16 Apr 2018
Developing a successful culture – part 2
Continuing on from part 1, encouraging self-worth will also improve the confidence of the individuals. When the players have an individual feeling of self-worth and confidence, they will naturally feel more capable of engaging with the other members of the team. We should always look to encourage togetherness within our teams.
Encourage team experiences together
When players are feeling confident in themselves, they will feel much more equipped to contribute to the team. For some players, confidence is a huge wall from them achieving their potential in football and life and in youth football, we mustn’t forget that our players are also learning skills they will take with them through their lives.
By creating team experiences, wherever it may be, it promotes cohesive learning between players whilst generating trust and understanding. Compared to learning in separation, when an individual’s skill level may increase, but their ability to play as part in the team won’t have necessarily improved. Team chemistry doesn’t improve when training in separation.
Recognise team conflict as necessary and move on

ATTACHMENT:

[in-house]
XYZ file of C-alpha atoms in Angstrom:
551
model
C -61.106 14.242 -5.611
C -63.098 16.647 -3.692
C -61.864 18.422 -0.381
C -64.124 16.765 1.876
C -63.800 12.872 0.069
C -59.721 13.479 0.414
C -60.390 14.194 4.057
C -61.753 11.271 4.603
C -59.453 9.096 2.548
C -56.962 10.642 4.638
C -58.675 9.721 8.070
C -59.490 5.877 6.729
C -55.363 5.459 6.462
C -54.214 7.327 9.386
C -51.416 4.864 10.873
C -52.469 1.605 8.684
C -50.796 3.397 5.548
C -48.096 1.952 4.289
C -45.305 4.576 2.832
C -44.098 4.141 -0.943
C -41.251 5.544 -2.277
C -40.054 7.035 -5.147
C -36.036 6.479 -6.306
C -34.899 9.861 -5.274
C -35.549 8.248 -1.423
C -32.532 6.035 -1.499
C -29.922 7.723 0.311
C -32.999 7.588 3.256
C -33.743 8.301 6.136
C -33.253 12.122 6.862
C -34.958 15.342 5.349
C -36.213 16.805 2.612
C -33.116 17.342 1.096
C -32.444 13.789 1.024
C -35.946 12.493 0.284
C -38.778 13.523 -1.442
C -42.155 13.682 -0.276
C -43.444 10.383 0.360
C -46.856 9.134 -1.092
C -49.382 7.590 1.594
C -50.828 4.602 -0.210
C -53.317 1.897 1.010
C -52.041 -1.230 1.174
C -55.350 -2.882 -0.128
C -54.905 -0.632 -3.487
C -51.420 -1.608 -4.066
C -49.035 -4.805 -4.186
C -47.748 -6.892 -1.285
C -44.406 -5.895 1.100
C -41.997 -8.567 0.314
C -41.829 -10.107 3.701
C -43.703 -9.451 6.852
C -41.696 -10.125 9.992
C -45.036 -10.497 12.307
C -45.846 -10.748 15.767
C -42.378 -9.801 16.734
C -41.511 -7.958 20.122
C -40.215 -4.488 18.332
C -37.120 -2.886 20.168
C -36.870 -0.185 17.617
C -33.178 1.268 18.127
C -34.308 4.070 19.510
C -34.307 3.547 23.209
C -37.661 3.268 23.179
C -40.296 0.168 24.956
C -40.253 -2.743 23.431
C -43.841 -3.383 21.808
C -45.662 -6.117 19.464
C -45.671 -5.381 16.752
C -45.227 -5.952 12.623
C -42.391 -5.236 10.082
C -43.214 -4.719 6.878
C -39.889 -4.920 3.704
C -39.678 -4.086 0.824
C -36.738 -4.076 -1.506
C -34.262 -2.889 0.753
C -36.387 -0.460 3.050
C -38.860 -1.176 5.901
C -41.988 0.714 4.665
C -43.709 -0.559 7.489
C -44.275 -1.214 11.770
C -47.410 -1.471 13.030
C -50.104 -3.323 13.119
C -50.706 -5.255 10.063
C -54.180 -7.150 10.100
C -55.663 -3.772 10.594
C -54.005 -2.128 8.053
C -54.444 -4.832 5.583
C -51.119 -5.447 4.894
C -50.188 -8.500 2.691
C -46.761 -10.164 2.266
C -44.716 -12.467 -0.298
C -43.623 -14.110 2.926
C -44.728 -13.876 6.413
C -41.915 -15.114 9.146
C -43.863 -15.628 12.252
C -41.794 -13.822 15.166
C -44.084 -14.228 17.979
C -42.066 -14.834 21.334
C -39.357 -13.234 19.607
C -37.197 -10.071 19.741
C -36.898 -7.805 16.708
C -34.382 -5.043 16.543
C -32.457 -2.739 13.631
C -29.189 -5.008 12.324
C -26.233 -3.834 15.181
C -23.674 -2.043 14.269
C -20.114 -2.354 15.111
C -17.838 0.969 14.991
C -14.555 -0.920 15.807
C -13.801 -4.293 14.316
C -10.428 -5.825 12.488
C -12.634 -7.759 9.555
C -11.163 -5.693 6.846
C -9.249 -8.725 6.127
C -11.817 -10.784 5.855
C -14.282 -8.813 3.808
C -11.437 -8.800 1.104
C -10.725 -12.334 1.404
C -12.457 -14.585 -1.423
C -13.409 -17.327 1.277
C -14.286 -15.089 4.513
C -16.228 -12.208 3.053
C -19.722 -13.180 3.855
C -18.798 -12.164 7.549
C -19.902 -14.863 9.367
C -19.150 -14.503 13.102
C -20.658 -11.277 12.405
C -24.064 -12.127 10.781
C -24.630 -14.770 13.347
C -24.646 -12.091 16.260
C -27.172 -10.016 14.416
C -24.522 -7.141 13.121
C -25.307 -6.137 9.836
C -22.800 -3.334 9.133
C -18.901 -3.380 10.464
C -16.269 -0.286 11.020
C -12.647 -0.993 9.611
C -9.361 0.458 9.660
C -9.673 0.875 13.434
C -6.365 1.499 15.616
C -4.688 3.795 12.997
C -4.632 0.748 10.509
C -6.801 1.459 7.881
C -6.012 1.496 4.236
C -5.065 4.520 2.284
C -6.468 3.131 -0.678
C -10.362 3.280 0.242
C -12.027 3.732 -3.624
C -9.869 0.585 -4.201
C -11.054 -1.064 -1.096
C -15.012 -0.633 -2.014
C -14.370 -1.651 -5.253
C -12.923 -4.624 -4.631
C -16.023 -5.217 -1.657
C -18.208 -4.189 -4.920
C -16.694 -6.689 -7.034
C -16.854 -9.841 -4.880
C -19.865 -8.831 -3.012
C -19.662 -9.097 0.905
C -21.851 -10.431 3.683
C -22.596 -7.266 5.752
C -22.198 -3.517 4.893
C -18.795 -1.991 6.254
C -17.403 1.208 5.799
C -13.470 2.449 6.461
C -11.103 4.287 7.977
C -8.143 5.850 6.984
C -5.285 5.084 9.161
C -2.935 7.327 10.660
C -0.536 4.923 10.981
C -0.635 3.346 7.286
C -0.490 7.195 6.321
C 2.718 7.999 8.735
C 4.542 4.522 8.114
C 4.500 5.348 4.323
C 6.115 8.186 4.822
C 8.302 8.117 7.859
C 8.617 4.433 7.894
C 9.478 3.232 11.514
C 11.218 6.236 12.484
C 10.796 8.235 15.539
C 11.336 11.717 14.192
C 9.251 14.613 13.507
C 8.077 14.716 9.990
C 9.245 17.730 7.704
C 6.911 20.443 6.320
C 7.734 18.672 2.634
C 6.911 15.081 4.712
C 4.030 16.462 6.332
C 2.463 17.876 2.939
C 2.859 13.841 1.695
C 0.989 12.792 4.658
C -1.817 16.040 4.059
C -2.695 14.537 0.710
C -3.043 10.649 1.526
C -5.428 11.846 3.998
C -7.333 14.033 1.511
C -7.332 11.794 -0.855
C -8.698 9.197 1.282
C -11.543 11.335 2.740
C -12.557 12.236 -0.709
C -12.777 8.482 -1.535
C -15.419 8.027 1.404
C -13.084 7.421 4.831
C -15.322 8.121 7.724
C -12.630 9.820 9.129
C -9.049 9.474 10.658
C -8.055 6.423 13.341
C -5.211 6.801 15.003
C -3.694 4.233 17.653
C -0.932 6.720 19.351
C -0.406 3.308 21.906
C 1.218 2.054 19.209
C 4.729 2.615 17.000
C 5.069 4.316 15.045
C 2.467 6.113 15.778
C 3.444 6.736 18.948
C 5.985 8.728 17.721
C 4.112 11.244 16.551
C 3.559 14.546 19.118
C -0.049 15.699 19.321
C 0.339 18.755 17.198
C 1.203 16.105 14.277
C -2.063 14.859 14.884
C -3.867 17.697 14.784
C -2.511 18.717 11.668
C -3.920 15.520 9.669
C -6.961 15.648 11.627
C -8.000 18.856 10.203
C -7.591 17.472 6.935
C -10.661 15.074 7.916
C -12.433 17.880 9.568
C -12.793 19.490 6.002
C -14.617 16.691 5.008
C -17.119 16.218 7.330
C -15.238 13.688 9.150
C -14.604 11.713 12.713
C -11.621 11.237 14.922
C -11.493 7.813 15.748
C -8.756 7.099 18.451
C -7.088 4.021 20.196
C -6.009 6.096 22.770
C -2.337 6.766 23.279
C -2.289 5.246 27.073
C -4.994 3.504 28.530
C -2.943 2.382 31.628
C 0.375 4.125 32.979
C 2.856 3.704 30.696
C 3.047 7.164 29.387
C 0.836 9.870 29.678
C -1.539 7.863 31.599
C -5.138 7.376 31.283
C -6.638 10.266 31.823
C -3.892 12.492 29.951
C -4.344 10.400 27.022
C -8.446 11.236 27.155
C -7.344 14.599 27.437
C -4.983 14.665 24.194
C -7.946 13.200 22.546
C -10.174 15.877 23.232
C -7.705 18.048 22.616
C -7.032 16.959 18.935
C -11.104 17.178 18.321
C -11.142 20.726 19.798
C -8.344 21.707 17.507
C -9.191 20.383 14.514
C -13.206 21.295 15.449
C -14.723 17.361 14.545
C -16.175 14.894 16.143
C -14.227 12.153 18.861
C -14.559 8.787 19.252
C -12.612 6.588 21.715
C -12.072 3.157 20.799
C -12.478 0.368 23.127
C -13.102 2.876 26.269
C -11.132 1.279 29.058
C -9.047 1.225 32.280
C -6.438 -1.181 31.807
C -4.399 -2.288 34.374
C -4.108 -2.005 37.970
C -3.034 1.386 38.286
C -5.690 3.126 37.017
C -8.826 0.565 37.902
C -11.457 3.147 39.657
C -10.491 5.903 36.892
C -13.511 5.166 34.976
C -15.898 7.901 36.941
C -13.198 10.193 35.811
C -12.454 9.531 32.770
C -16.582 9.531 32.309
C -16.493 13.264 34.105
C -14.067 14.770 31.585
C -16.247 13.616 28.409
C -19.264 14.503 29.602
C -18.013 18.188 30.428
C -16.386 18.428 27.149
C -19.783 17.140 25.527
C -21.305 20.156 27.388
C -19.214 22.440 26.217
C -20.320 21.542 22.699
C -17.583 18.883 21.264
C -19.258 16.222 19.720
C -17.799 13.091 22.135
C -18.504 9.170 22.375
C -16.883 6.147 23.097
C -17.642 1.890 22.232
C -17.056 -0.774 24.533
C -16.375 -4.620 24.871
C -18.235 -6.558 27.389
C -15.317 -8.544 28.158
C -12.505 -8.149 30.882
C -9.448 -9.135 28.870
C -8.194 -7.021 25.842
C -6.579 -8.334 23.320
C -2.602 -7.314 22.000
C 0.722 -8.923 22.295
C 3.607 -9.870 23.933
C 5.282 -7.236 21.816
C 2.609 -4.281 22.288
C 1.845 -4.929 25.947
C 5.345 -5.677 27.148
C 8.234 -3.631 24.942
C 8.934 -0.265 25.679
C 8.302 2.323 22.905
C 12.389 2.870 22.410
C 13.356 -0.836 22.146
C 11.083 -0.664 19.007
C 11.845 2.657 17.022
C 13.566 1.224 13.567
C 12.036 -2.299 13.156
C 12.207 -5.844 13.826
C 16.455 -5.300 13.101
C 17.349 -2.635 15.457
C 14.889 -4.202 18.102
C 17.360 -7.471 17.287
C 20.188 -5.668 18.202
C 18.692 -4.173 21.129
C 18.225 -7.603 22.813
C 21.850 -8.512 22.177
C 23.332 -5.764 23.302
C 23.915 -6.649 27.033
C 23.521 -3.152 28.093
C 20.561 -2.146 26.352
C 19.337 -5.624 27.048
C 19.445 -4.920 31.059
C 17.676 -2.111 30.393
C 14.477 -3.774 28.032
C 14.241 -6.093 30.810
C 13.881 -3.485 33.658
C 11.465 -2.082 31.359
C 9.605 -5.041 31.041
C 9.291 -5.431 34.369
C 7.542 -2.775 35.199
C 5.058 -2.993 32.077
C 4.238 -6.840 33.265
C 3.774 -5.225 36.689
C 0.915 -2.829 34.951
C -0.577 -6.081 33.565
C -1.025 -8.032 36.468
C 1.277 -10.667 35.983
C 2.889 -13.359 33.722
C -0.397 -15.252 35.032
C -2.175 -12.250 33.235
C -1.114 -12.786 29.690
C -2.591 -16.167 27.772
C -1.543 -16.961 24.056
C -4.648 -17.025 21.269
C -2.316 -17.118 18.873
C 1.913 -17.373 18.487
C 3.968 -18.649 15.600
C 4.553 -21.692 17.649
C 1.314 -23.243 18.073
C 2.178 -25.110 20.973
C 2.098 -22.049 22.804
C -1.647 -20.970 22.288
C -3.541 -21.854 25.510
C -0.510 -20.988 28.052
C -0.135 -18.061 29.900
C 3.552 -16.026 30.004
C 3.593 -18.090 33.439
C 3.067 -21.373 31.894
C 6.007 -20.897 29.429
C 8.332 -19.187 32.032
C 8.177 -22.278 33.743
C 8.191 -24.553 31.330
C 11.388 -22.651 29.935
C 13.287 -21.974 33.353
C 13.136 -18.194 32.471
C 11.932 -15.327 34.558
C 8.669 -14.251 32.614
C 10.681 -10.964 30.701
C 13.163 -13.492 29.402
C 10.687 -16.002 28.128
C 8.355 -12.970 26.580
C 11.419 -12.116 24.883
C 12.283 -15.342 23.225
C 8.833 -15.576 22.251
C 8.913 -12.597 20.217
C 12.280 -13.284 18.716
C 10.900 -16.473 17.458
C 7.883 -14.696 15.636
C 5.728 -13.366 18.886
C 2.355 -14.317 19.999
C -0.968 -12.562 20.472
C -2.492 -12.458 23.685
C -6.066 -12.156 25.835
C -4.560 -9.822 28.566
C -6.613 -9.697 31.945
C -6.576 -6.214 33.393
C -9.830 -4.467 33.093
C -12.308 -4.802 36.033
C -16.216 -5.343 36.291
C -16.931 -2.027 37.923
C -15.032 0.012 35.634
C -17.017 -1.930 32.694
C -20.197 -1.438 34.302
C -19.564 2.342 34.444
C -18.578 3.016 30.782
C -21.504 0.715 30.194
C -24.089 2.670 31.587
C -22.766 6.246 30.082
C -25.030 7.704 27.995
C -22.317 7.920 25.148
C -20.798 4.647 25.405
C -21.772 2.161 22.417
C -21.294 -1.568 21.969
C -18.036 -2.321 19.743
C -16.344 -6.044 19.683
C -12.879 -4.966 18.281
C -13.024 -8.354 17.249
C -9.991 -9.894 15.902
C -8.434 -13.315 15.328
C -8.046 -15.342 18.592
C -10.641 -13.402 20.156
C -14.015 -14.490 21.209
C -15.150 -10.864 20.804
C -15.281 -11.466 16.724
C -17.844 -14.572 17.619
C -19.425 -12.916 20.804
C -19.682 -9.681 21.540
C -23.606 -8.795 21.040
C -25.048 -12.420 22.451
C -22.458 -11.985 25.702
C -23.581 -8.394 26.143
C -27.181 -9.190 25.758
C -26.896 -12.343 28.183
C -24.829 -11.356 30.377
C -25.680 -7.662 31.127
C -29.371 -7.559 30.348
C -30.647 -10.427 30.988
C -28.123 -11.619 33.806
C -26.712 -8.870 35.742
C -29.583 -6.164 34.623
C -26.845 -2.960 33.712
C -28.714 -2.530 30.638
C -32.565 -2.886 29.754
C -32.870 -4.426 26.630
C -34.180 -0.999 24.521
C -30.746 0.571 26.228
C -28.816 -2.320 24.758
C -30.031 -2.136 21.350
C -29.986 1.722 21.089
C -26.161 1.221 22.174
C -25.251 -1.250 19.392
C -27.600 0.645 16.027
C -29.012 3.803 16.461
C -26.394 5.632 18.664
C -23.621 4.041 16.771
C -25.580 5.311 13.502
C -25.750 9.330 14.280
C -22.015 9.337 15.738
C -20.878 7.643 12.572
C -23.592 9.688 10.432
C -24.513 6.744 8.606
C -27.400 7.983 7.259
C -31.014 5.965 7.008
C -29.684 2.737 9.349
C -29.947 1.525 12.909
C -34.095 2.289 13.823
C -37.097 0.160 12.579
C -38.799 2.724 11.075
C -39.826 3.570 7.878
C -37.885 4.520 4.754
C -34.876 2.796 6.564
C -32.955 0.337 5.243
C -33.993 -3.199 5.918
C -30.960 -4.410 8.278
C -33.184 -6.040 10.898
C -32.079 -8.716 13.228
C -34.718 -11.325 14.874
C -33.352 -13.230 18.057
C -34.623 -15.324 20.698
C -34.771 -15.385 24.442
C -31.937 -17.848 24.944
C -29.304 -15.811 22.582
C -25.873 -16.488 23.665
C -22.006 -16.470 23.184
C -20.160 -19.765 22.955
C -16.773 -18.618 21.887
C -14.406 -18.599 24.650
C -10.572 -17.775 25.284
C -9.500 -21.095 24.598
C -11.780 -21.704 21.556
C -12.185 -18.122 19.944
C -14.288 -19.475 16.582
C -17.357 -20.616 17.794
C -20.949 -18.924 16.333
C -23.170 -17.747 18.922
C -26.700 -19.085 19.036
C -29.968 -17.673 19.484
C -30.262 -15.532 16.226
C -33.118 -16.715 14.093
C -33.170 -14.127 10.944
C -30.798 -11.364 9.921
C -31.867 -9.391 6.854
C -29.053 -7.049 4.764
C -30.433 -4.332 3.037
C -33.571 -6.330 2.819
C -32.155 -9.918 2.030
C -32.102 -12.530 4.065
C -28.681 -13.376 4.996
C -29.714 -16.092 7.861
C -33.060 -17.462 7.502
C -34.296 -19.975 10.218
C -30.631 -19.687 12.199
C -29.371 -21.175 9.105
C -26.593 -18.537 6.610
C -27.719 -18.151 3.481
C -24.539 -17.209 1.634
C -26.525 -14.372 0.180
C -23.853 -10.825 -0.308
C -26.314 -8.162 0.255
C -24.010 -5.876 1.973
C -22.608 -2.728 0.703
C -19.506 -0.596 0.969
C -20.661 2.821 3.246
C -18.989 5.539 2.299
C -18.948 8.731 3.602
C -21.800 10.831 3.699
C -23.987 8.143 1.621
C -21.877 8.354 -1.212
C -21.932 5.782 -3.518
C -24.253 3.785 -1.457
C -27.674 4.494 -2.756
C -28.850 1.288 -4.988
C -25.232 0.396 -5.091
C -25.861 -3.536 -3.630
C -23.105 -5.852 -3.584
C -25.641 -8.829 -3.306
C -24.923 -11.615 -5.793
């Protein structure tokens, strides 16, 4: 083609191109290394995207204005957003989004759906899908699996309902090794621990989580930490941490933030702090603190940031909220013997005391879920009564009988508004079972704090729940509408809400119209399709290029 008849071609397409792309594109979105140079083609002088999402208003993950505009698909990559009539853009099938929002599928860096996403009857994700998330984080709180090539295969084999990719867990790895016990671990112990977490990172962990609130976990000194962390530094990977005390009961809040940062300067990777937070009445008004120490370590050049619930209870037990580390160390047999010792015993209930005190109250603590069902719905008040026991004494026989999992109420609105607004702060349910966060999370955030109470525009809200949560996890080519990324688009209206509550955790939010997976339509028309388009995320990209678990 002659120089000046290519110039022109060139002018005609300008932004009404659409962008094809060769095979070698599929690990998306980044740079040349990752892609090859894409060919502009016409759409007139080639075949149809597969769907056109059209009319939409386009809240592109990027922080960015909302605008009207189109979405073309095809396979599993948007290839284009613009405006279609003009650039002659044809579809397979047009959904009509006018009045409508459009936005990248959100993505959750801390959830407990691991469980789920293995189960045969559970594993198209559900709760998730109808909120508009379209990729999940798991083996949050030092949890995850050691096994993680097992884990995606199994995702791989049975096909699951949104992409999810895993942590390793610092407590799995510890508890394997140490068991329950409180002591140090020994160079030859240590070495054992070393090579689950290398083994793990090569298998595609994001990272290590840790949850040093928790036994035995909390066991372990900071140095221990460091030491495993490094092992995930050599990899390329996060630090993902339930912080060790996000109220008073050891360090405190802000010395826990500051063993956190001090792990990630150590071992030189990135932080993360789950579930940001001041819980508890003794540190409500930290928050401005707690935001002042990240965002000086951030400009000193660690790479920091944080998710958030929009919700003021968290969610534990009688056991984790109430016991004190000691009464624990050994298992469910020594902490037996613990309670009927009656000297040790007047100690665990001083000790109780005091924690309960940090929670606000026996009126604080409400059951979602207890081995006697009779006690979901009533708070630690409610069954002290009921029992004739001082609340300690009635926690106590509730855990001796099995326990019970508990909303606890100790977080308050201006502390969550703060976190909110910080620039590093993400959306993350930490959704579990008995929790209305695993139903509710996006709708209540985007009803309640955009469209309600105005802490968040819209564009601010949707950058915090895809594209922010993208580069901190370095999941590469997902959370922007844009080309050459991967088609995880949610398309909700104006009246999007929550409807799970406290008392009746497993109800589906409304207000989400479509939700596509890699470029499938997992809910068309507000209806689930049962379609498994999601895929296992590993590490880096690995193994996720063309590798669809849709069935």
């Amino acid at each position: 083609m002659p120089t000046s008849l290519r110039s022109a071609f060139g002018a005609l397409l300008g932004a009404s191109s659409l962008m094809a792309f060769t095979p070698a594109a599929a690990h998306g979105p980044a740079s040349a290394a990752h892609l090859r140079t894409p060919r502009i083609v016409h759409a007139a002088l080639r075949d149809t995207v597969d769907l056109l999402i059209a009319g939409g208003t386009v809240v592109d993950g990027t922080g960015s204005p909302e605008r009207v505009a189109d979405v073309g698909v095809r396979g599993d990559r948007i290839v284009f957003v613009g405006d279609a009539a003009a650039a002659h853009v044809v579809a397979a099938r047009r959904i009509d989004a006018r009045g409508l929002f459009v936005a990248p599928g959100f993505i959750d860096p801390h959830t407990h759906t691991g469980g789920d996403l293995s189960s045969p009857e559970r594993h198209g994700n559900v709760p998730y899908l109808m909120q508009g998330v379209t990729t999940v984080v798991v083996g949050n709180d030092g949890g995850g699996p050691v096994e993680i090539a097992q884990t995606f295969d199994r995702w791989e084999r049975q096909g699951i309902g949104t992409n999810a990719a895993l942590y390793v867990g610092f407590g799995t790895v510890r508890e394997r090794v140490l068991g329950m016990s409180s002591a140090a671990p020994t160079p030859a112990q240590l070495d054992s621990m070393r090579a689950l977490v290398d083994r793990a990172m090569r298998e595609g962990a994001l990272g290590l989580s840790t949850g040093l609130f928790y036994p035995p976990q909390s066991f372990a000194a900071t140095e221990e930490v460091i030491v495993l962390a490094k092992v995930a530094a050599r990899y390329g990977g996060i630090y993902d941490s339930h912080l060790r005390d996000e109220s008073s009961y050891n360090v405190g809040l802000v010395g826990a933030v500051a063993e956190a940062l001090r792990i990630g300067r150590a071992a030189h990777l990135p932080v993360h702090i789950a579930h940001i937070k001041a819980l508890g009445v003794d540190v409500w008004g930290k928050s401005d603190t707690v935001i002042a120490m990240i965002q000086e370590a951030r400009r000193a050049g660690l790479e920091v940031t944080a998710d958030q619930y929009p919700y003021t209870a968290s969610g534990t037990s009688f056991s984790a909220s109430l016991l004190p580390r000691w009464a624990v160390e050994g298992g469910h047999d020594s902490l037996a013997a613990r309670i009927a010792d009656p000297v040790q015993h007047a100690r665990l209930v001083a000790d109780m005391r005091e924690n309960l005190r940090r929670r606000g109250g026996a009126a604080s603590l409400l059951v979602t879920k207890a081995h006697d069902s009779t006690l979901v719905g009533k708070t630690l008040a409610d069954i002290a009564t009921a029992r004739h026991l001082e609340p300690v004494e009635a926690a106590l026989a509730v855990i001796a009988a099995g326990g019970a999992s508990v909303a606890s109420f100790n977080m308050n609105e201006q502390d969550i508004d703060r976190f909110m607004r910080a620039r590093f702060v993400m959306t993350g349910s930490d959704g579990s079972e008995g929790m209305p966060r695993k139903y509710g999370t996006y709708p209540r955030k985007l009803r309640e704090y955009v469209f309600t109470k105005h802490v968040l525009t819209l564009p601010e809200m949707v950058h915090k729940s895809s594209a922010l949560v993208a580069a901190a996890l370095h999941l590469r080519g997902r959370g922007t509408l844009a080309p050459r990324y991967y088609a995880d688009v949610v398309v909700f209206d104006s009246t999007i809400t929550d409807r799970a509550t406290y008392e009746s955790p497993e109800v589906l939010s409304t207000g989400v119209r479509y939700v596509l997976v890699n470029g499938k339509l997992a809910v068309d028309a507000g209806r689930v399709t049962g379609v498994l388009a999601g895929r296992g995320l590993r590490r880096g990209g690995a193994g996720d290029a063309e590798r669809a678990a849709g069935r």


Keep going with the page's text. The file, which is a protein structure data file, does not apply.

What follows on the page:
Conflict is a part of life, we can’t always agree on everything and important decisions are made by resolving conflicts. So we shouldn’t just stamp it out at the first signs of a disagreement. Instead, shift focus onto the way in which the issue is being resolved.
It may not be pretty, but players and coaches alike will need to work things out and move forward together. Ensure that the conflict does not escalate to unrecoverable levels, but encourage understanding of each other’s points-of-view. This way, we can hope for the resolution to the conflict to be an opportunity to learn from team-mates.
Constructive criticism is a great example of how to encourage resolution instead of allowing for an escalation. Players should develop alternative ways of dealing with conflict, and be better for it afterwards when conflict is effectively managed.
Encourage your players to contribute and share ideas
Make sure your coaches, captain and leaders within the team are all contributing to the same goal, these people should be leading by example. When the less confident members of the team see this, they will know how they are expected to act. Everyone involved should feel as if they get their chance to provide input for the collective team unit.
This step can be a result of the other steps if done effectively. When players achieve a level of self-esteem and confidence in their ability and worth within a team, they will feel more able to contribute, both physically and verbally.
Don’t let anyone get left out unnecessarily! Everyone has room to improve and we all got into the game for the fun of it.
Take these tips and apply them to your team – maybe you’ll pull off a Leicester-level upset next season.